Alpha's diary- January 19th, 2008
With a population of 24 million, crime rate hitting the roofs, corruption and huge environmental concerns, I guess I can say I am feeling completely at home. From the sky, this sea of a city looks flat except for the occational cell phone towers that rise higher than the modest sand-color settlements. While driving us to our home from the airport, the driver says that if you don't know the 'blood-language' of the locals, you would be termed as 'goats'. 'You know that they do with goats right? They slaughter them.' I just hope to learn the blood language sooner than later.
Huge population of Christians in the south of Nigeria, this part of the country is not really conservative by any standards. I wonder why I brought only long skirts and kurtis while women are walking half naked. 'Oh, she is a prostitude,' said Dennis, the driver. I saw another skimpily dressed woman and expressed my concerns about a city laden with sex workers. 'Oh no, can't you see, she isn't one. She looks like a Goddess. The last one we saw was my ex. Hence I call her that. That bitch, she slept with me and now says she is pregnant.' [I could write a book on this driver and his shenanigans]
English speaking and trying hard to make a living, the city is distinctly poorer than many Indian cities I have seen. We live in a real nice part of town called Ikoyi Islands. The place has fairly new roads (paved) with open drains. This is due to the fact that the governor is our neighbor. Nigerian food is definitely not the greatest I have eaten and the sentiment is shared by all. They eat pepper soup and interesting bread that needs acquired taste. They eat this bread for breakfast (a whole loaf) with water. I am sticking to my honey bunches of oats. They live on cassava that is eaten in the form of gari (cold and flowy) or eba (hot and lumpy). Jolof rice (tomato rice), fried plantains is something I liked. I don't eat meat and they have a variety of suspicious looking (and highly suspect smelling) meat dishes.
I am spending my time exploring the city on foot. It's not that unsafe as people had scared me. Yes, in the nights you sometimes could be looking at a barrel of the gun and handing all your valuables. But that is in the night. Even our Nigerian driver pees in his pants if he has to drive at night. Daytime, its fine, especially in the neighborhood when we live. I sometimes ride on the 'okada', a two-wheeler public transport that gets you from place to place for a dollar. So you hail an okada like you hail a taxi, he hands you a helmet (safety first always) and expertly weaves through the traffic, sometimes crashing to the asphalt as we avoid a mini bus with more people than there are in Pittsburgh and its suburbs. Most of these bikes interestingly are Indian makes like Bajaj. People are not overtly friendly like the Malians, but are friendly enough if they trust you. Once they do, they are loud, funny and very friendly. There is a general mistrust among the expats…and its both ways. The resentment is due to the fact that even after colonialism, they feel that they end up being subordinated to the wealthy Expat community. You will not see an expat walking alone on the streets. They get carted by cars everywhere and do their shopping in Dubai. They socialize with other Expats and this is but natural. Most of the crime in Lagos is towards the expats by the poorer locals. Just for a few bucks, they apparently kill.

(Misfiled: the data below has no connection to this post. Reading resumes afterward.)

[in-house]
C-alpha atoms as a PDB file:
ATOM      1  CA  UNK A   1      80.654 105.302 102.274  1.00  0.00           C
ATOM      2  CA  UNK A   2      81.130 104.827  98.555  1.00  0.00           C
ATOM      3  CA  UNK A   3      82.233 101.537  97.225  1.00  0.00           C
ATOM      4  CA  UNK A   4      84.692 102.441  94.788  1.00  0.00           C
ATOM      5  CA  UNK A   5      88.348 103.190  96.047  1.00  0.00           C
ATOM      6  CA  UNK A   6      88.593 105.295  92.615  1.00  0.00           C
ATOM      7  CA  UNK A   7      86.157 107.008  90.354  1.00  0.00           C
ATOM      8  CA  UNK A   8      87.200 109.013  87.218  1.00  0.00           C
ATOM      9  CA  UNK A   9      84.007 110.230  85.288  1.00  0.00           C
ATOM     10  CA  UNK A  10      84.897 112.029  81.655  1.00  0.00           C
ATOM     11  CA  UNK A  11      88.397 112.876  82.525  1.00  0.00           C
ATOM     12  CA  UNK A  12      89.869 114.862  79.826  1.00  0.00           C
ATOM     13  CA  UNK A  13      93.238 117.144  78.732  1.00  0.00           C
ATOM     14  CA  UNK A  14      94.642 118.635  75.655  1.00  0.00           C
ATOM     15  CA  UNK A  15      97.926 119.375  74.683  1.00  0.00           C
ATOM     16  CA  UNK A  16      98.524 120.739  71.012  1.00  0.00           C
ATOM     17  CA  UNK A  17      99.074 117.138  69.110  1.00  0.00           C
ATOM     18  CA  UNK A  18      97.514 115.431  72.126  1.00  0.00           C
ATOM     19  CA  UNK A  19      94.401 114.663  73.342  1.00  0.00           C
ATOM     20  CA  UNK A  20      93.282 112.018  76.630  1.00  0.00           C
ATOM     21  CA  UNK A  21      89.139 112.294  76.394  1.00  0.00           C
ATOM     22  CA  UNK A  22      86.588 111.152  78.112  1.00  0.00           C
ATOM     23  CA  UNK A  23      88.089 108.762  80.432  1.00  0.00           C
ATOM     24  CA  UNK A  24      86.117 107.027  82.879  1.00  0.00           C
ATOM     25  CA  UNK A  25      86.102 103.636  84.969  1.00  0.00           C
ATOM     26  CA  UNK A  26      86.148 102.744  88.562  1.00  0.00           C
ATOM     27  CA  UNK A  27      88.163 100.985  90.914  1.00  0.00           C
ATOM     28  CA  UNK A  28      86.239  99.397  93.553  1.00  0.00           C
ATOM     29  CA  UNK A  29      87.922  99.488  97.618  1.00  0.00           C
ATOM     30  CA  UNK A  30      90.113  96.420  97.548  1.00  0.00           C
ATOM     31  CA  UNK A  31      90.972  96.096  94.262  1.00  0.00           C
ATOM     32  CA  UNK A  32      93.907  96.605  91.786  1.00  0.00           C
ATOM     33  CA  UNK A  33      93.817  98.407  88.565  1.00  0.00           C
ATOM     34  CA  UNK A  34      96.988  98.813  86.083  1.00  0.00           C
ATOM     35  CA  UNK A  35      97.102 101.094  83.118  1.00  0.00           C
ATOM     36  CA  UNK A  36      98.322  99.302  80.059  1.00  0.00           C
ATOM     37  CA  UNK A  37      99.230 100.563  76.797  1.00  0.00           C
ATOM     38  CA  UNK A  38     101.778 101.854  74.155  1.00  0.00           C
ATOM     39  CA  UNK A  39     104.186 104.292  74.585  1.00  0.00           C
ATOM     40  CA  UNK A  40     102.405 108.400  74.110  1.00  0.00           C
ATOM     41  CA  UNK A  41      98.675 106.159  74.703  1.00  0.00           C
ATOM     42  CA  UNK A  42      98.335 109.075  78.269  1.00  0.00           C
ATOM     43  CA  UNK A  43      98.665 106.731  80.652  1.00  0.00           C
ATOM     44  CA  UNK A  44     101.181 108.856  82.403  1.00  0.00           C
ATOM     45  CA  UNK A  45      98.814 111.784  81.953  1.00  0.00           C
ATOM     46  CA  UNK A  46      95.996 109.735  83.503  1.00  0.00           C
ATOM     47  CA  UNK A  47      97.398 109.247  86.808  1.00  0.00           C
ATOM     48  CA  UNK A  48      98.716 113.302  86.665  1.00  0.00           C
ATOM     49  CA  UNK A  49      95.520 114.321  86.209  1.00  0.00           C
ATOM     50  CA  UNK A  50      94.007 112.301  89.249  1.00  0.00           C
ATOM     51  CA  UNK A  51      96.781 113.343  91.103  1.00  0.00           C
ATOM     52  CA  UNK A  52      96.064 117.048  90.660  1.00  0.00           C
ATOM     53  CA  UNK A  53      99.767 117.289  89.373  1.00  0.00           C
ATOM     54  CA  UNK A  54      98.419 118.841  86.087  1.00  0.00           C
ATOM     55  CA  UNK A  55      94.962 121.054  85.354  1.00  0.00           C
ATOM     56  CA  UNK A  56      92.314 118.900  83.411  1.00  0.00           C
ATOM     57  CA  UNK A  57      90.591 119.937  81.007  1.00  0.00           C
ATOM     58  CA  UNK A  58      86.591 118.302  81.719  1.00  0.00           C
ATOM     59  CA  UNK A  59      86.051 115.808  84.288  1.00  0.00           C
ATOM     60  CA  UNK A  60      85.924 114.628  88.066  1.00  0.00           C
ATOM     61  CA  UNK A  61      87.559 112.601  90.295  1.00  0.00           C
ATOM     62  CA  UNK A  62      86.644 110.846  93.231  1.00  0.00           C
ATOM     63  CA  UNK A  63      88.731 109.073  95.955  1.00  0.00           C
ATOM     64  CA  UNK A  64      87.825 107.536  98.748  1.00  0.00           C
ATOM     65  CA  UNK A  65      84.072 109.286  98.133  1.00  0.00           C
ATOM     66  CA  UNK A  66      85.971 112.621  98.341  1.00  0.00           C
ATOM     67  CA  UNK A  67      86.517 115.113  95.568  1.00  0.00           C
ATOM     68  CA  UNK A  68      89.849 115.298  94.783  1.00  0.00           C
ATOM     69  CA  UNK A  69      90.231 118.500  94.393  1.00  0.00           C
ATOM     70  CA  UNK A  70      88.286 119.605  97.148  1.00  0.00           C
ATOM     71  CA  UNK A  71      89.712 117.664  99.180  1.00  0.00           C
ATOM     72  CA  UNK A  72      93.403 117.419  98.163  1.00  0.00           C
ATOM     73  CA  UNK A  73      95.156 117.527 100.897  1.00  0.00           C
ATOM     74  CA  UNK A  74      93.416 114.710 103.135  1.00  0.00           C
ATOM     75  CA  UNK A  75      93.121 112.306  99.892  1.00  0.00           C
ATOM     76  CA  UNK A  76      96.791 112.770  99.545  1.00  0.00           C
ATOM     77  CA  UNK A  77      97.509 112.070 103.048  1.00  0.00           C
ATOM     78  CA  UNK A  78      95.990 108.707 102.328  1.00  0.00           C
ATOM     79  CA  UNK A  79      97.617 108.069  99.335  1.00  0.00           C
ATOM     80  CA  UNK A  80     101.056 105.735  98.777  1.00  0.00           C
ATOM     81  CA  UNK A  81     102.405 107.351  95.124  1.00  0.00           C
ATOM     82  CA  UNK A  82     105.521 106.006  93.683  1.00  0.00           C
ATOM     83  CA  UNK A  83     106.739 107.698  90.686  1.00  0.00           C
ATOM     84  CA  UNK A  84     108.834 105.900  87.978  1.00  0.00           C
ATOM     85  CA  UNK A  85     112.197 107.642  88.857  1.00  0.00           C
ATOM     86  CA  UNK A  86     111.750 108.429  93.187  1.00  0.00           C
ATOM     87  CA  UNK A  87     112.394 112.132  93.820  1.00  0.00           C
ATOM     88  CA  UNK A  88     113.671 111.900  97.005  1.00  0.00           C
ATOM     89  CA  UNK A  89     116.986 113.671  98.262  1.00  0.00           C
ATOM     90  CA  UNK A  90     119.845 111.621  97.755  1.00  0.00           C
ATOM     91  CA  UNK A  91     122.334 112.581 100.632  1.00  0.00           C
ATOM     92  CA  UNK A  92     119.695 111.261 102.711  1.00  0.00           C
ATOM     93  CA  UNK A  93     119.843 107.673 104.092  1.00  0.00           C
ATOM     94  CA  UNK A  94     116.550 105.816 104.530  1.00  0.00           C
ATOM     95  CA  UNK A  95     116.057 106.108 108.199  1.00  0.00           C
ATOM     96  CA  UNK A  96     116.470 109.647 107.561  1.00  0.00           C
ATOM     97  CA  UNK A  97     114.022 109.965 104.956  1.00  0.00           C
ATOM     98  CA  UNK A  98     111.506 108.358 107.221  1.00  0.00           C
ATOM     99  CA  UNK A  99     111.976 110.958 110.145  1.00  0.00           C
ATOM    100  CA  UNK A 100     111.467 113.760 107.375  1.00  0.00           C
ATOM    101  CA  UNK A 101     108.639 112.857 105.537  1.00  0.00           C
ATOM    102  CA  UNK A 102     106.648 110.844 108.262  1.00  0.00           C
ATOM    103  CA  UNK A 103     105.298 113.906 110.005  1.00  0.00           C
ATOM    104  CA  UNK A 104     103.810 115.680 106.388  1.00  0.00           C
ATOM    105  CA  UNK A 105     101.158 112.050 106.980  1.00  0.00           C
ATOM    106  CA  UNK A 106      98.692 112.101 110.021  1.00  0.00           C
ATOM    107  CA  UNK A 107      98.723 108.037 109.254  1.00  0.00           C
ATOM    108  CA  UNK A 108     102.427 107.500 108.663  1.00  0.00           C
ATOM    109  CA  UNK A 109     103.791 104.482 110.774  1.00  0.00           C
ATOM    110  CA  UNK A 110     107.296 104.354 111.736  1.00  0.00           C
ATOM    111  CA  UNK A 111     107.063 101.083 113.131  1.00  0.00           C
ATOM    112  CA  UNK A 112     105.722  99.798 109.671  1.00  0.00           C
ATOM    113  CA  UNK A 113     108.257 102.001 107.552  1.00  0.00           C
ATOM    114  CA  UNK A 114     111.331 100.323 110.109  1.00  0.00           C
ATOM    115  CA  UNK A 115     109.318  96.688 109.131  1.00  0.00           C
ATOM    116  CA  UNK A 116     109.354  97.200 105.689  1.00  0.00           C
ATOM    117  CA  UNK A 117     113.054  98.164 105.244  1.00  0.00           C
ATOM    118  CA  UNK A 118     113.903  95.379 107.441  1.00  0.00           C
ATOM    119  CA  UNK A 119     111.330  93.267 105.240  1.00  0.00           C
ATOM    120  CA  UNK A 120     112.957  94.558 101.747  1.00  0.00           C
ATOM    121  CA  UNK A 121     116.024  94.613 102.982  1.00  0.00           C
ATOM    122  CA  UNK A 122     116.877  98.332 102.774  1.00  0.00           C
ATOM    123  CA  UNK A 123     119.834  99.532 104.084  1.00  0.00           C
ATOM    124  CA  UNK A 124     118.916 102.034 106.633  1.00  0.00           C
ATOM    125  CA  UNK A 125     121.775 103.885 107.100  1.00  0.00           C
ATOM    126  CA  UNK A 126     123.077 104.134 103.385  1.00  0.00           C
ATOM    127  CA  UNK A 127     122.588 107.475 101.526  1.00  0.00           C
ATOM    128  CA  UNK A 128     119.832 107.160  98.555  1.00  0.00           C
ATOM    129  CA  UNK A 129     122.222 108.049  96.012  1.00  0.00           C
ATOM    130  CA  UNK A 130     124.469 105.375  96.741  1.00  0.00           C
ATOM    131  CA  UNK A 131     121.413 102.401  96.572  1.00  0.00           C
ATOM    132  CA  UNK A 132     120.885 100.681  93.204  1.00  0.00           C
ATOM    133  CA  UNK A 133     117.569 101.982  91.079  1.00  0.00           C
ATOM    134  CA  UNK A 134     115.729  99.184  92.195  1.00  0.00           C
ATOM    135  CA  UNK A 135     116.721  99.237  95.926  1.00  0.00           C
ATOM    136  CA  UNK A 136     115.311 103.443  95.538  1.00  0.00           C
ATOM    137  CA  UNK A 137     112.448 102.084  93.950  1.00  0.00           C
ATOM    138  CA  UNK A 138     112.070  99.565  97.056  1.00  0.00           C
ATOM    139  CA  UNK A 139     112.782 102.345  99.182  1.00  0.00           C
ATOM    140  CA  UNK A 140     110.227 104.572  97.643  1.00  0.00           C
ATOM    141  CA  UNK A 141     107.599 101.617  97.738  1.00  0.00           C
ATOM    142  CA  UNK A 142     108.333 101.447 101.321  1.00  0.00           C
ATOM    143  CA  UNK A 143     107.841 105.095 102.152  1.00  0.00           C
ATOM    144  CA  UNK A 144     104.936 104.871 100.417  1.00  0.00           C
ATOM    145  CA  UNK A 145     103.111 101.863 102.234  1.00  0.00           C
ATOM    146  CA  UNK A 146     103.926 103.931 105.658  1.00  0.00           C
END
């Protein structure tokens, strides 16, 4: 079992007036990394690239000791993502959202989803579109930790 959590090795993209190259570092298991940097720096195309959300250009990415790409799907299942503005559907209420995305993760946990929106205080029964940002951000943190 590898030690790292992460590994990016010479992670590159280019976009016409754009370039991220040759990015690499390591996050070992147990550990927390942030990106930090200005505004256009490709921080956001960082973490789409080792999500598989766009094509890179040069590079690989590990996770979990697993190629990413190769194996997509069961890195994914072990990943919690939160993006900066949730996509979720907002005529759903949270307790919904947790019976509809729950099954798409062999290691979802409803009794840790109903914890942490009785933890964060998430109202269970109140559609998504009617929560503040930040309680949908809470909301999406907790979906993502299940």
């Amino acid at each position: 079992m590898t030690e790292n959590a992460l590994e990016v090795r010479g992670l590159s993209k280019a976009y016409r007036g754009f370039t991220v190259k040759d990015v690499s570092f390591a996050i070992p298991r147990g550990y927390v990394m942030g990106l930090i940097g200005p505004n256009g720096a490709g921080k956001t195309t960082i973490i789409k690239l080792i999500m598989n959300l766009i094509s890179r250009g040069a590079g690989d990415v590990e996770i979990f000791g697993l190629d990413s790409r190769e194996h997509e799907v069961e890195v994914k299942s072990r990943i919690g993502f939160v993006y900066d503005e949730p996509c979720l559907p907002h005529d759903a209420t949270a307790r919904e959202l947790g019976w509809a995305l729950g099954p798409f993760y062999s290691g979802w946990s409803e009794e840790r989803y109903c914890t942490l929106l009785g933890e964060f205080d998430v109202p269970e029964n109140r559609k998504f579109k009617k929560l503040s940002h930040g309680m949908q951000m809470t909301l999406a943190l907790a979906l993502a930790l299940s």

Interestingly I went to this book store where I got chatting with the book store owner and Tundum (her name, I just like saying it) hooked me up with the African Book Club of Lagos and today I was in a room with 20 women, all expats. As much as that was not the Nigeria I came to experience, it definitely helps me gain some perspective on what the 'oyibos' (white people) think of Nigeria. And also get me to read a lot of African Literature.